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Chumashan Family

 Native American Nations | Linguistic Families                   

  • Santa Barbara, Latham in Trans. Philolog. Soc., Lond., 85, 1856 (includes Santa Barbara, Santa Inez, San Luis Obispo languages). Buschmann, Spuren der aztek. Sprache, 531, 535, 538, 602, 1859. Latham, Opuscula, 351, 1860. Powell in Cont. N.A. Eth., III, 550, 567, 1877 (Kasuá, Santa Inez, Id. of Santa Cruz, Santa Barbara). Gatschet in U.S. Geog. Surv. W. 100th M., VII, 419, 1879 (cites La Purísima, Santa Inez, Santa Barbara, Kasuá, Mugu, Santa Cruz Id.).
  • Santa Barbara, Gatschet in Mag. Am. Hist., 156, 1877 (Santa Inez, Santa Barbara, Santa Cruz Id., San Luis Obispo, San Antonio).

Derivation: From Chumash, the name of the Santa Rosa Islanders.

The several dialects of this family have long been known under the group or family name, “Santa Barbara,” which seems first to have been used in a comprehensive sense by Latham in 1856, who included under it three languages, viz: Santa Barbara, Santa Inez, and San Luis Obispo. The term has no special pertinence as a family designation, except from the fact that the Santa Barbara Mission, around which one of the dialects of the family was spoken, is perhaps more widely known than any of the others. Nevertheless, as it is the family name first applied to the group and has, moreover, passed into current use its claim to recognition would not be questioned were it not a compound name. Under the rule adopted the latter fact necessitates its rejection. As a suitable substitute the term Chumashan is here adopted. Chumash is the name of the Santa Rosa Islanders, who spoke a dialect of this stock, and is a term widely known among the Indians of this family.

The Indians of this family lived in villages, the villages as a whole apparently having no political connection, and hence there appears to have been no appellation in use among them to designate themselves as a whole people.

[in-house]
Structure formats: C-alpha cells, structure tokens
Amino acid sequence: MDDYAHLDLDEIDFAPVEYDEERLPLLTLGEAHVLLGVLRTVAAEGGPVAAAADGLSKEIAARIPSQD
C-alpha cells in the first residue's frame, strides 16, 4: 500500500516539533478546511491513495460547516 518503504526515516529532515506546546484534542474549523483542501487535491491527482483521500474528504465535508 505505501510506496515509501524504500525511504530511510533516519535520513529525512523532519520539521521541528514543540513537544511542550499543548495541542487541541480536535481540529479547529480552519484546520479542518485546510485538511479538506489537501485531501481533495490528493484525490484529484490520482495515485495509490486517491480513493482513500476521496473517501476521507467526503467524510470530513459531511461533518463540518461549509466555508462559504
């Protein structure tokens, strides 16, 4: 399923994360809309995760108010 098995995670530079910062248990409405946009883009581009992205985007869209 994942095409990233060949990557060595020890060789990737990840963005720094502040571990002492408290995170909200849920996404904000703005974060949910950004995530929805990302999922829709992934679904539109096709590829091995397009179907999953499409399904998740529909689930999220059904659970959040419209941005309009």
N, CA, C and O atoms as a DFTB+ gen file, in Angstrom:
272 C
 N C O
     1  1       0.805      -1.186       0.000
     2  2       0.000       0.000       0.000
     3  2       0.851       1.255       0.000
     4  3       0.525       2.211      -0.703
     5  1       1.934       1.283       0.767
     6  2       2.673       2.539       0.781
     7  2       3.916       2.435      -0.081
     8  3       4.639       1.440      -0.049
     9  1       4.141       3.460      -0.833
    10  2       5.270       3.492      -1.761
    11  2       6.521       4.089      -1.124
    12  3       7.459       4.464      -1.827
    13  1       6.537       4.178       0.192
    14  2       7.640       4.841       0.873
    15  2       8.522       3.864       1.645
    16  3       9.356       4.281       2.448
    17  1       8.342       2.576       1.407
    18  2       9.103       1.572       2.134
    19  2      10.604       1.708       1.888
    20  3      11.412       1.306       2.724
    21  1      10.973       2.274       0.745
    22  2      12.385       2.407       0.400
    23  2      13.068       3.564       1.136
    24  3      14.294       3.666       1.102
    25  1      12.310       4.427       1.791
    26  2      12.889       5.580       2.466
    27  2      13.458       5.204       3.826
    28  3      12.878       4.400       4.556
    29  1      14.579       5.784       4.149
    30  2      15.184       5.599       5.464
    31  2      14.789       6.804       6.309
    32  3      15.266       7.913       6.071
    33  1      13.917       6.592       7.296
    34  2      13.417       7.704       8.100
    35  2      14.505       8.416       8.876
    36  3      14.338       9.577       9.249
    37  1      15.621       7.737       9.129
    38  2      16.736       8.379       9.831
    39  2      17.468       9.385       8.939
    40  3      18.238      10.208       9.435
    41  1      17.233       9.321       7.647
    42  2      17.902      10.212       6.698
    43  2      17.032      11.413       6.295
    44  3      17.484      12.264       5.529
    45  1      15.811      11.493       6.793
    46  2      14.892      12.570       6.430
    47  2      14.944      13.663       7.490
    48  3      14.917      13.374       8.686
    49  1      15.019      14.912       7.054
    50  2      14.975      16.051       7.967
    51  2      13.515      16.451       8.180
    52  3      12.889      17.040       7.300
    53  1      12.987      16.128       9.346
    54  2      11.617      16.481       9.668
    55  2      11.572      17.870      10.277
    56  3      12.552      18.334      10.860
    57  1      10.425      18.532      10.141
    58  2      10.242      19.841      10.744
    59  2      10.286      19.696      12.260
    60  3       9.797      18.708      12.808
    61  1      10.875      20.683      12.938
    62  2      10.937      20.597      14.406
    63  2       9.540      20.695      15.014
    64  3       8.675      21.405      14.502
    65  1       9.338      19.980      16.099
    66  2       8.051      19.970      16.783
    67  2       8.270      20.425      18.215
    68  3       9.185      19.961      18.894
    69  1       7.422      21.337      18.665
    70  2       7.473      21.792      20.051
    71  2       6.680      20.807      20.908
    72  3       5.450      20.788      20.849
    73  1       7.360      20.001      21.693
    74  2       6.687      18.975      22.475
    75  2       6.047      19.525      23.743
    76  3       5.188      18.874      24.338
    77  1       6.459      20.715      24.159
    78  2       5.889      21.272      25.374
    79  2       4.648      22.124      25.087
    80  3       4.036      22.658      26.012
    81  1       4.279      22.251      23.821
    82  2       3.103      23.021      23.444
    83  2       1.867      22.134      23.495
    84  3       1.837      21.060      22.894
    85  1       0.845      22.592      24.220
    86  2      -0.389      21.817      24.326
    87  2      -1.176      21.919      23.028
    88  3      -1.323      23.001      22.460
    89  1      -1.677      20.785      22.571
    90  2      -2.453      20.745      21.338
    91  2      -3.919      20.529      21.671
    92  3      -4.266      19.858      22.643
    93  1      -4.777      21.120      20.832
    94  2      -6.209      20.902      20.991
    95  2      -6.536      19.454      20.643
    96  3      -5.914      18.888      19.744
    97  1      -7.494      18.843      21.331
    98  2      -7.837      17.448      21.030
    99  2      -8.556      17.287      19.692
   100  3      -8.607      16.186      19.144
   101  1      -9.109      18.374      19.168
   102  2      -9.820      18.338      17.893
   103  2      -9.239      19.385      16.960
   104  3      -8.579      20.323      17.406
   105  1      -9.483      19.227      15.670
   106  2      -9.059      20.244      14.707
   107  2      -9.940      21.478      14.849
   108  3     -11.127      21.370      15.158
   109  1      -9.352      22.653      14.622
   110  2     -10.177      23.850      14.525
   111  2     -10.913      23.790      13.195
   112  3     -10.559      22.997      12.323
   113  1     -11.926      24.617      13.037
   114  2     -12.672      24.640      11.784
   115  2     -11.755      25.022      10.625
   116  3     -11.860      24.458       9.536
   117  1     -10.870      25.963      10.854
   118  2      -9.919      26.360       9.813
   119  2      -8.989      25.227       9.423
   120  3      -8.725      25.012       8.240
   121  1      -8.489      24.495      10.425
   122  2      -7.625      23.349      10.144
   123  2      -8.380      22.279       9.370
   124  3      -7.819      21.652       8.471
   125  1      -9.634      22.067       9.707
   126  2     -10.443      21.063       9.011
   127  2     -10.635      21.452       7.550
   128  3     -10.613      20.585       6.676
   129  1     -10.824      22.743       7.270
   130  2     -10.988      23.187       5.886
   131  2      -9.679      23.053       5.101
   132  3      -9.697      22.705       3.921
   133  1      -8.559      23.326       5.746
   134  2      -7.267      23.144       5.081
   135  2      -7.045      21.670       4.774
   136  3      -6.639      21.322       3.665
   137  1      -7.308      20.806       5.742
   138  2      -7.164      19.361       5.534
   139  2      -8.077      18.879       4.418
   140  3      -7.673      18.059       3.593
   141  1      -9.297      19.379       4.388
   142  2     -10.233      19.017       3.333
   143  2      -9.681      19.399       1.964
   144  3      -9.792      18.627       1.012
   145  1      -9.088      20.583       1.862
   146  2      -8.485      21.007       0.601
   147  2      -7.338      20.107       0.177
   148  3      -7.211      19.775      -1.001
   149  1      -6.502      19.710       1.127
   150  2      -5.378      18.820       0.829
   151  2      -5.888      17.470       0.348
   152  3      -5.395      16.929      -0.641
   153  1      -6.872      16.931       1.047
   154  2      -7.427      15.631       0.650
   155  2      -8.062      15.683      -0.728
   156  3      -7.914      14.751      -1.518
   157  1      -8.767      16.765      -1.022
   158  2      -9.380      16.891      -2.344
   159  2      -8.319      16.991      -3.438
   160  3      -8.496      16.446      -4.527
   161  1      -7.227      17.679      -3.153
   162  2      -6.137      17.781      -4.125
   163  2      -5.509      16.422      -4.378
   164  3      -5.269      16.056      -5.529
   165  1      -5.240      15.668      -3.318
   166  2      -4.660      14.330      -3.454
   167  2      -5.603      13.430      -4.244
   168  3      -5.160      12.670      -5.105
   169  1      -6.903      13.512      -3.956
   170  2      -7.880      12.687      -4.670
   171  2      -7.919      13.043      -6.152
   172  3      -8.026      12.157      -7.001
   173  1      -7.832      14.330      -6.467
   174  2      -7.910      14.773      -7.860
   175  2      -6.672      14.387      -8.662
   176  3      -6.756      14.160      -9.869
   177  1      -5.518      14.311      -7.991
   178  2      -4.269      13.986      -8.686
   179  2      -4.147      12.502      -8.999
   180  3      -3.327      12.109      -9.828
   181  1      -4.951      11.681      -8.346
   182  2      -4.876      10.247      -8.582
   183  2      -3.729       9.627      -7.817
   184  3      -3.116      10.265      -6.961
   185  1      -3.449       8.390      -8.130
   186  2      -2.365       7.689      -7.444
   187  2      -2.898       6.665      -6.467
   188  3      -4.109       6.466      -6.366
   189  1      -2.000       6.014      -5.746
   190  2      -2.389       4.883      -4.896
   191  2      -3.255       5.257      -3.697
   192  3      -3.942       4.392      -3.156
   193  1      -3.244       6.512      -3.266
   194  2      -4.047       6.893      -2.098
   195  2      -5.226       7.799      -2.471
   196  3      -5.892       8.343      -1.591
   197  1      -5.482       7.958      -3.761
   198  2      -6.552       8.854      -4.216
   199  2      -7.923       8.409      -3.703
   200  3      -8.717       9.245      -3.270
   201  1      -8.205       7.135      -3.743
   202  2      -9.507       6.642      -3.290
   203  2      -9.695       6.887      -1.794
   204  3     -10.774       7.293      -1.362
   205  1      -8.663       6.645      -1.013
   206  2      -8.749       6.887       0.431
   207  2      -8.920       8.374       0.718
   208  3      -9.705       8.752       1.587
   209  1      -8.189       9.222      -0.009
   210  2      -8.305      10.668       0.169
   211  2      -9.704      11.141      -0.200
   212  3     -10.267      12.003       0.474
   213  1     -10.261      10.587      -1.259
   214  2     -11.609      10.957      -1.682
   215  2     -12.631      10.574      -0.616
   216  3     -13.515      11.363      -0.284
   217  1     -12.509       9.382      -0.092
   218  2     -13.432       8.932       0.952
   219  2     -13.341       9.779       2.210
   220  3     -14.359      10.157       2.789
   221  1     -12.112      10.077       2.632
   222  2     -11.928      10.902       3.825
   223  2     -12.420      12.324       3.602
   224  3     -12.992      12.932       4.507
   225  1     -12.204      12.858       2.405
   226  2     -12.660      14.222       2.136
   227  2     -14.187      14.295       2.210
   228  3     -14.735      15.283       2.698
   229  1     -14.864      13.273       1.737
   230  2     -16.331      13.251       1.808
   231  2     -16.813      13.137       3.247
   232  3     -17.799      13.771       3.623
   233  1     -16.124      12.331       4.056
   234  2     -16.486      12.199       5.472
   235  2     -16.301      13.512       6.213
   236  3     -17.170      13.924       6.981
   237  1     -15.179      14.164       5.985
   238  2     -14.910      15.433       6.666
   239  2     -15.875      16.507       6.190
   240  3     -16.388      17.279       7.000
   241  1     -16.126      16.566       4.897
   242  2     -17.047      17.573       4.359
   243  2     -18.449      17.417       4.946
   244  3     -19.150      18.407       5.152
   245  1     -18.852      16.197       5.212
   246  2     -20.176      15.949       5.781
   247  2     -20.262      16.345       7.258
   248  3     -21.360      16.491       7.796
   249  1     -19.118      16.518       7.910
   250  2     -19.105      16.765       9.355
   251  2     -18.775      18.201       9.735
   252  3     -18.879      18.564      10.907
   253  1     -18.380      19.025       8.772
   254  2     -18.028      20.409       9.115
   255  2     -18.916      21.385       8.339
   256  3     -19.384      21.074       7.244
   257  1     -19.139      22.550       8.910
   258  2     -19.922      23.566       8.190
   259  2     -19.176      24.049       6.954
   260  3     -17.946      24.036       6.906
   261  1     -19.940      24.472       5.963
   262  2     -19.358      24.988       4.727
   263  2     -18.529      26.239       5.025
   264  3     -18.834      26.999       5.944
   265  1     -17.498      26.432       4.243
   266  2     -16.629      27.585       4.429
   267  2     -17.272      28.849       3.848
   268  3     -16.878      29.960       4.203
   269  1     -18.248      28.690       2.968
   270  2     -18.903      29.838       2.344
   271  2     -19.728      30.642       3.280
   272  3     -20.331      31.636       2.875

Dialects of this language were spoken at the Missions of San Buenaventura, Santa Barbara, Santa Iñez, Purísima, and San Luis Obispo. Kindred dialects were spoken also upon the Islands of Santa Rosa and Santa Cruz, and also, probably, upon such other of the Santa Barbara Islands as formerly were permanently inhabited.

These dialects collectively form a remarkably homogeneous family, all of them, with the exception of the San Luis Obispo, being closely related and containing very many words in common. Vocabularies representing six dialects of the language are in possession of the Bureau of Ethnology.

The inland limits of this family can not be exactly defined, although a list of more than one hundred villages with their sites, obtained by Mr. Henshaw in 1884, shows that the tribes were essentially maritime and were closely confined to the coast.

Population.—In 1884 Mr. Henshaw visited the several counties formerly inhabited by the populous tribes of this family and discovered that about forty men, women, and children survived. The adults still speak their old language when conversing with each other, though on other occasions they use Spanish. The largest settlement is at San Buenaventura, where perhaps 20 individuals live near the outskirts of the town.

Indian Linguistic Families of America North of Mexico, 1891

Linguistic Families


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